By Thomas Pope
Those who believe there’s no place like home have never driven a Top Fuel dragster.
And that’s why Justin Ashley was more than a little bit amped to board a jet Thursday morning, fly to Indianapolis and get back in the driver’s seat.
The 24-year-old native of Plainview, N.Y., is sixth in the standings after the only two events that were run prior to a shutdown of action in mid-March due to Covid-19. Ashley was to test his car Thursday and Friday at Lucas Oil Raceway in preparation for the Saturday-Sunday E3 Spark Plugs NHRA Nationals.
“I’ve missed it so much,” the 24-year-old Ashley said. “Not being able to race really puts things in perspective. When you’re racing and things are going well, you’re appreciative of it. But all of a sudden, when it stops, you realize how much you do love it and grateful you are for it. To have the opportunity to race is a blessing.
“To say I’ve missed it a lot is probably an understatement. It’s what I love to do. It’s my outlet and the thing that probably puts the biggest smile on my face.”
Ashley, a winner of two NHRA national events in the Top Alcohol Dragster ranks, made his Top Fuel debut last fall at Charlotte. He downed Mike Salinas and Austin Prock to reach the semifinals, where he lost to eventual series champion Steve Torrence.
He also qualified for the final two races of 2018. He lost in the opening round at Las Vegas to Torrence’s father, Billy. At the Auto Club NHRA Finals at Pomona, Calif., Ashley sidelined Clay Millican in the opening round, then was knocked out in Round 2 by eventual event winner Doug Kalitta.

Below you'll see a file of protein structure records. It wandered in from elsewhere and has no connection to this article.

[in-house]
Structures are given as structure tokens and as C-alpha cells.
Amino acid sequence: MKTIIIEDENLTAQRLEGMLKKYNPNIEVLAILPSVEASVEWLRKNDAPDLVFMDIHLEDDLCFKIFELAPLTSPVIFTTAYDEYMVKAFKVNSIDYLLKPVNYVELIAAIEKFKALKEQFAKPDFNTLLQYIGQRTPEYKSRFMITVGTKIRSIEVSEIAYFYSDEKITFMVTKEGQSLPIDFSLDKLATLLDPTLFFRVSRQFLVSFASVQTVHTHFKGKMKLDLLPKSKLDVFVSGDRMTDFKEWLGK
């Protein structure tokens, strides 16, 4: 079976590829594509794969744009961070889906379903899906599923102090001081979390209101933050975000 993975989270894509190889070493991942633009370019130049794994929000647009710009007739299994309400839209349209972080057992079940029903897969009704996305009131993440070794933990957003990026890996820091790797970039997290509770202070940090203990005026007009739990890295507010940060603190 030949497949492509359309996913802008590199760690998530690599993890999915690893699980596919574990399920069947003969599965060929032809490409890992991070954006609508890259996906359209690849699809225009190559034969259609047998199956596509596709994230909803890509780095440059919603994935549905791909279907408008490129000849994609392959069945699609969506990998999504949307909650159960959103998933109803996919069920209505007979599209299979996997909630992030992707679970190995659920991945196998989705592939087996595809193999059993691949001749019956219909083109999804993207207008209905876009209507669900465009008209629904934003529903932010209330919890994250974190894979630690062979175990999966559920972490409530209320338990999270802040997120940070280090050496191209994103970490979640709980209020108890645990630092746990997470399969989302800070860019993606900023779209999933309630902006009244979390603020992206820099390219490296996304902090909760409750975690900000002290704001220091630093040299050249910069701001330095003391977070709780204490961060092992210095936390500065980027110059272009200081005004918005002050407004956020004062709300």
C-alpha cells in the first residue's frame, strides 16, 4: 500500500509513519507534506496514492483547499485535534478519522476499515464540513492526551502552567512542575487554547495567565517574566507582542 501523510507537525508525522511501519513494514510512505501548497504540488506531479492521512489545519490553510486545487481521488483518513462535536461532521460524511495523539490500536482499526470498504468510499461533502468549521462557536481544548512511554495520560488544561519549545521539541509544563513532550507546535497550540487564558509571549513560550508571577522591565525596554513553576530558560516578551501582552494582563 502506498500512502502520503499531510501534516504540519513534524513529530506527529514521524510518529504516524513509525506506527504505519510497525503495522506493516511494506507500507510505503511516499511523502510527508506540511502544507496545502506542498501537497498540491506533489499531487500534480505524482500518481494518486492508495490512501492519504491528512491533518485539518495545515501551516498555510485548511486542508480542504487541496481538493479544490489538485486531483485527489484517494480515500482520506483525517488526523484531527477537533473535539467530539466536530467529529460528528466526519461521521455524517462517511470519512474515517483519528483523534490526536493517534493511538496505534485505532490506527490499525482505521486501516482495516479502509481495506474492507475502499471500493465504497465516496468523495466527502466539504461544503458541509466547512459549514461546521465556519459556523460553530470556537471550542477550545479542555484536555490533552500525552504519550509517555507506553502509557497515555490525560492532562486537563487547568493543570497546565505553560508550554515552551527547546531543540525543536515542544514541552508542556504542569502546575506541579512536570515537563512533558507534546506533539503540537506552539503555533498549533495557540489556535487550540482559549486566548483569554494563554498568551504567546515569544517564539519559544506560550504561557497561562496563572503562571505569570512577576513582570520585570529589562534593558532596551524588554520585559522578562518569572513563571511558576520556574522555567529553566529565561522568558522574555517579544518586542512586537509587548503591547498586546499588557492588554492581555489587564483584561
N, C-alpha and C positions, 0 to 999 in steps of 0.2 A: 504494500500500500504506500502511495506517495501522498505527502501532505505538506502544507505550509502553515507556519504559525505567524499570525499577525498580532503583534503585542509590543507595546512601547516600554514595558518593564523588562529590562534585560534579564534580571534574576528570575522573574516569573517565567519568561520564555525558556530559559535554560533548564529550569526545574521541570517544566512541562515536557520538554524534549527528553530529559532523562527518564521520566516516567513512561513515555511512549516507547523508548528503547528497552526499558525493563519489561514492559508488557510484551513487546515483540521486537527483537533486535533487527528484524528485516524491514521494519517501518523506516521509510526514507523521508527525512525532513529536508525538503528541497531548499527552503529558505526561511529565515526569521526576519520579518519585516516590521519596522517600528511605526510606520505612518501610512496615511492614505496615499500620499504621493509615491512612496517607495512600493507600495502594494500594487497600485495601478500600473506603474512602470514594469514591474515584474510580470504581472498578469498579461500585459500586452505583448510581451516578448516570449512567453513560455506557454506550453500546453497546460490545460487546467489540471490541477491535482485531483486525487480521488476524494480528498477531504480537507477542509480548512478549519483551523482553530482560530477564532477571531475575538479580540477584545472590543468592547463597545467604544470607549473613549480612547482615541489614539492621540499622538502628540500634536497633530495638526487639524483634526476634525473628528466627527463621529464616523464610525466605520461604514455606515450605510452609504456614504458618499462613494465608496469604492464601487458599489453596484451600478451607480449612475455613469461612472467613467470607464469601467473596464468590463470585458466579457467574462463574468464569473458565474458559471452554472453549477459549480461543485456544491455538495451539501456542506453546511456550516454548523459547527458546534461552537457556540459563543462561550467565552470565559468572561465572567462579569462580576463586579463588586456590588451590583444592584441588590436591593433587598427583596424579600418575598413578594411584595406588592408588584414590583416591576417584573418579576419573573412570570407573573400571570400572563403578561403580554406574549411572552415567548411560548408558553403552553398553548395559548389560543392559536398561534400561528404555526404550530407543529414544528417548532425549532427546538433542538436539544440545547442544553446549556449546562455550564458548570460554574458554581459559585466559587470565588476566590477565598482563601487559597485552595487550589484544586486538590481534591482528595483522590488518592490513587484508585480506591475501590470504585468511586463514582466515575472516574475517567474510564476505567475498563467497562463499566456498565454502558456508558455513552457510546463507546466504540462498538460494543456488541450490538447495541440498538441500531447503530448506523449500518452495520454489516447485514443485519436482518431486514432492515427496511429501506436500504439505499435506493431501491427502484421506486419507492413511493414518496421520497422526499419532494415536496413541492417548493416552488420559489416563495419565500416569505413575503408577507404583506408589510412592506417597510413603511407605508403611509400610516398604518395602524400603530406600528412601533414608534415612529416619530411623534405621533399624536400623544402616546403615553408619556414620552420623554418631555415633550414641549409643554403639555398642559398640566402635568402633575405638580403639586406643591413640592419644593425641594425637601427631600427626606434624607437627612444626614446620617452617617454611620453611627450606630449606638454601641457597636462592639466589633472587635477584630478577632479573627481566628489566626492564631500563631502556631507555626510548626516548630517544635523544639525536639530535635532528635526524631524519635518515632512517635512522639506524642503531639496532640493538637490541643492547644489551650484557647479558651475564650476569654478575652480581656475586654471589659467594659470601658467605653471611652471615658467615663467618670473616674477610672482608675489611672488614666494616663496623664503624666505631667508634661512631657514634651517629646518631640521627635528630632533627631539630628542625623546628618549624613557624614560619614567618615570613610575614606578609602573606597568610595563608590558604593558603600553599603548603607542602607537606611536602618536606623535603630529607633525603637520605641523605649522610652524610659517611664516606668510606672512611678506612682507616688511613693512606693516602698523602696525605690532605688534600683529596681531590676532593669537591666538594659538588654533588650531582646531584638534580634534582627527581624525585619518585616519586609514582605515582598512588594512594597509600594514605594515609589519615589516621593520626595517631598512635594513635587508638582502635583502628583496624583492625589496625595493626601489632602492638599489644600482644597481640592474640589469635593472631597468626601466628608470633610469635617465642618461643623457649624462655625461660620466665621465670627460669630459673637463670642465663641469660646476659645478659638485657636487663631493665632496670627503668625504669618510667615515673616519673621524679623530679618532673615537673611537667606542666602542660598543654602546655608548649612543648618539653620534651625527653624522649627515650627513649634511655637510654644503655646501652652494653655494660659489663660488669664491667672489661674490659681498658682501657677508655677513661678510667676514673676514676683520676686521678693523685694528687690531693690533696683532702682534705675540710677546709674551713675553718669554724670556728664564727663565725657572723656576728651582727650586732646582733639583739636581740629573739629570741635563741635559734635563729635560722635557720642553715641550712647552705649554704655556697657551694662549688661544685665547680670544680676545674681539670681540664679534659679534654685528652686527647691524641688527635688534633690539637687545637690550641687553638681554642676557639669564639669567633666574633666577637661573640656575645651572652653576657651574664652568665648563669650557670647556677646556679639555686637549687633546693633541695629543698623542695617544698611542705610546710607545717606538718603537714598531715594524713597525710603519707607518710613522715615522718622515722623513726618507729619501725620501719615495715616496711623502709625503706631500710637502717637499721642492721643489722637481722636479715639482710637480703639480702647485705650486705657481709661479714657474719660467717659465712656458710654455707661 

He returned to Pomona in February, when he ran a career-best 3.72 in a first-round victory over Shawn Langdon, then was KO’d by Kalitta in the ensuing frame. Two weeks later, at Phoenix, he bettered his career best with a 3.70-second blast in qualifying, knocked off Scott Palmer in the opening round of eliminations, then went up in smoke on the launch in the quarterfinals against Antron Brown.
He was set to race in Gainesville, Fla., at the Gatornationals in mid-March when the pandemic got in the way. He’s spent the past four months awaiting the chance to get back in the cockpit.
That layoff included a stretch when he couldn’t run his business, Ashley Developers, which “flips” properties that need serious makeovers before they can be sold.
“Basically, I buy anything that’s foreclosed or any kind of short sale,” he said. “I’m going to these houses, and they are brutal, dude. Anything that you could possibly imagine, we see or smell in there, and we gut-renovate them and start from scratch, flip them and sell them.”
Ashley entered the field without any prior experience. He attended Ithaca College in the Finger Lakes region of New York — some 250 miles from his home on Long Island — and he graduated in 2016 with a degree in Business Administration and a concentration in Marketing.
After graduation, he and his father, Mike, came up with a plan for Justin to flip properties. Mike Ashley was the 2004 – 2005 NHRA Pro Modified champion and ’07 Funny Car winner of the NHRA U.S. Nationals.
“I like the business side of it rather than the construction of it,” Justin said. “I have a lot of great people who handle the construction while I focus on the real estate, which makes it easier. I sub everything out, but I try to use the same people on every house with some different people mixed in.”
He learned the business quickly, but not without some early, hard lessons. His first flip demanded a major renovation that forced him to go “well over double” the original budget.
That transaction stung, obviously, but he said the lessons learned have come in handy countless times since. Ashley said his company flips “around 10” houses per year.